Top 5 Myths About BDSM

Written by Michael Wynands When it comes to kinky… clarity is key. Welcome to WatchMojo’s Top 5 Myths. In today’s instalment we’re counting down the Top 5 Myths About BDSM. Short for Bondage & Discipline, Domination and Submission, Sadism and Masochism, BDSM defines a wide range of sexual and erotic activities. Given our societal tendency to exaggerate, generalise about, or outright demonise sexual alternatives and subcultures, this particular collection of kinks has gotten a bit of a bad rap in popular media. Special thanks to our user Ashjbow for submitting the idea on our interactive suggestion tool: WatchMojo.comsuggest
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Top 5 Myths About BDSM



When it comes to kinky… clarity is key. Welcome to WatchMojo’s Top 5 Myths. In today’s instalment we’re counting down the Top 5 Myths About BDSM.

Short for Bondage & Discipline, Domination and Submission, Sadism and Masochism, BDSM defines a wide range of sexual and erotic activities. Given our societal tendency to exaggerate, generalise about, or outright demonise sexual alternatives and subcultures, this particular collection of kinks has gotten a bit of a bad rap in popular media.

#5: BDSM is a “Fetish”



As anybody involved in BDSM will tell you, you have to have a safe word. Why? Because when it comes to this sort of erotic activity - communication is key. So let’s clarify some terminology. BDSM is not a “fetish”, despite the fact that people often mistakenly refer to it as such. According to sex therapist Christine Milrod, “It’s erotic behavior, or kink”. A fetish is imbuing something that isn’t explicitly sexual with erotic, stimulating qualities. For example, feet. They aren’t sexy to most people, but for someone with a foot fetish? They become an object of desire. Kink refers to any activity that deviates from sexual conventions or norms which gives people pleasure.

#4: It’s Uncommon



BDSM might be taboo, but it’s far from rare. The 2005 Durex Global Sex Survey revealed that 1 in 5 respondents have engaged in some light form of bondage during sex. In the UK and U.S., those numbers climbed to 37 and 36 percent respectively. A 1999 Canadian survey of University students revealed that up to 65% of respondents had fantasies involving bondage. While the percentage of people involved in extreme BDSM is significantly lower, these figures help us understand that BDSM is quite common. It simply exists on sliding scale of intensity. It’s also nothing new. The Kama Sutra makes reference to consensual violence during sex. In the States, BDSM has been around since the late 50s or early 60s.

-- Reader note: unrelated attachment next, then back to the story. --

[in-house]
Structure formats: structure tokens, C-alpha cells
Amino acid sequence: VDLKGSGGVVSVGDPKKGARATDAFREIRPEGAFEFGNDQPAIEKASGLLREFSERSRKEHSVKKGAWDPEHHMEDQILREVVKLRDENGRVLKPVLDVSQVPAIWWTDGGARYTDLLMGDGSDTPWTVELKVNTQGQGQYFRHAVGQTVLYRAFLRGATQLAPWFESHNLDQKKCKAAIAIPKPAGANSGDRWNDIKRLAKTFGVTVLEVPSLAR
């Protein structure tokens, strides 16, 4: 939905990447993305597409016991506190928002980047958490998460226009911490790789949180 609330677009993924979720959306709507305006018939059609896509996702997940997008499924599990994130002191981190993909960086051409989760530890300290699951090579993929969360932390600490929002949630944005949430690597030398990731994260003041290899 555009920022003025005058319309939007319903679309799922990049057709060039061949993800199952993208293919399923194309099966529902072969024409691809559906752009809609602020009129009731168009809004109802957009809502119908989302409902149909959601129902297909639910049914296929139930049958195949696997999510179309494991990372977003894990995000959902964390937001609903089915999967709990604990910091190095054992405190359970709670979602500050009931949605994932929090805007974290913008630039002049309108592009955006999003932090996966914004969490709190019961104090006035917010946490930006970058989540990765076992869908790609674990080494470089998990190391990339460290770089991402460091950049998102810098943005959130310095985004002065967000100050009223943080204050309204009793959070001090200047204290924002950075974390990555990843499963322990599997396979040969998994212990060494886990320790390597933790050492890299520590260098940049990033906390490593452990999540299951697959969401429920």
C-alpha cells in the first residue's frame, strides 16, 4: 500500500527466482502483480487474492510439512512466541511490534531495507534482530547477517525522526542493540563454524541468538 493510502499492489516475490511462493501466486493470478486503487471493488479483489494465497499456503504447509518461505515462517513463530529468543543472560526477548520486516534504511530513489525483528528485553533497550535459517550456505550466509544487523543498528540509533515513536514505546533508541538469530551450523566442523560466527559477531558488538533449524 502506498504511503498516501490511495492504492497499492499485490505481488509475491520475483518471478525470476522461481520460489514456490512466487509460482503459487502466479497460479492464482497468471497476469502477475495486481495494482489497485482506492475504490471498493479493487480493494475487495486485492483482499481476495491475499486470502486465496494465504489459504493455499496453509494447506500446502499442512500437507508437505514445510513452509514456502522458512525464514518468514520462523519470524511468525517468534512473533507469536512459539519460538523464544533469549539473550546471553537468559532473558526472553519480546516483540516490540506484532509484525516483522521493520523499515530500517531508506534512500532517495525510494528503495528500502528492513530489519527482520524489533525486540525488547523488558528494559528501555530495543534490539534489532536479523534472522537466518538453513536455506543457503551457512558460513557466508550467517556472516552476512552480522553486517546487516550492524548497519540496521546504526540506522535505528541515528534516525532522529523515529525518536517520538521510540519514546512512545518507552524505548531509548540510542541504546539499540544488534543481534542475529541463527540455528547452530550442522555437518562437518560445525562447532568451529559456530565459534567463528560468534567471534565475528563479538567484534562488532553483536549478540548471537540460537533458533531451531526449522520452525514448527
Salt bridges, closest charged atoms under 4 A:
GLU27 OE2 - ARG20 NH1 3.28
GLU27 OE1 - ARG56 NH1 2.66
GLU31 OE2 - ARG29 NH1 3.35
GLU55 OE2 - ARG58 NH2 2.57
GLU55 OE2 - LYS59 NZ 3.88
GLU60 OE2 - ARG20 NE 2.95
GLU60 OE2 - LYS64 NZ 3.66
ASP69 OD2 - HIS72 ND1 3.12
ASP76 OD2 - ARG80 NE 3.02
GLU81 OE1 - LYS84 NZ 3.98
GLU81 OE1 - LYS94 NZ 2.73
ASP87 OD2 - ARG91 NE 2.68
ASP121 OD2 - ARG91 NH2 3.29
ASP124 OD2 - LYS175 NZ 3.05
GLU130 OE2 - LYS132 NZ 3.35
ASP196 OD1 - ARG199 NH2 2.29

#3: People Are Always Subs or Doms



In BDSM, the fantasy fulfillment traditionally involves two roles, that of the dominant and the submissive. The dominant, or “Dom” for short, exercises control over the submissive partner by punishing, humiliating, controlling or rewarding them. Both parties derive pleasure from the power dynamic. While most outsiders are familiar with these two roles, many make the mistake of thinking that they are rigid or set. Some people even erroneously believe that these roles reflect someone’s overall personality, when the exact opposite can be equally true. While those involved in BDSM may only be interested in one of the two roles, others identify as a “switch” and will take on either.

#2: It’s All About Abuse and Pain



While Sadism and Masochism may be included in the acronym “BDSM”, as previously mentioned, there are MANY different types of BDSM activities which people can choose to partake in. Many such erotic practices don’t involve whips and chains, or S&M. While either experiencing or inflicting psychological and/or physical pain can be pleasurable for some people, others aren’t interested. For them, stimulation can be derived from being tied up or otherwise restrained, or the simple act of being dominated. Even amongst S&M practitioners, BDSM is not supposed to be inherently dangerous. The riskier or more violent the roleplay, the more safety precautions, communication and trust it requires between partners.

#1: It’s All About Sex



Shocked? You’re not alone. Given that BDSM is about pleasure, people tend to assume that the erotic practices involved are simply extreme variations of conventional sex acts. For some in the BDSM scene however, orgasm has absolutely nothing to do with it. Traditional sex can be totally absent. Instead, being humiliated, restrained, made to feel pain, insulted or otherwise demeaned can give them everything they need. In some cases, there is no physical contact whatsoever. While the uninitiated may only see BDSM as a combination of sex and violence, for others, non-sexual play is the real source of pleasure. It serves as an exercise in trust, relinquishing control and fantasy fulfilment.
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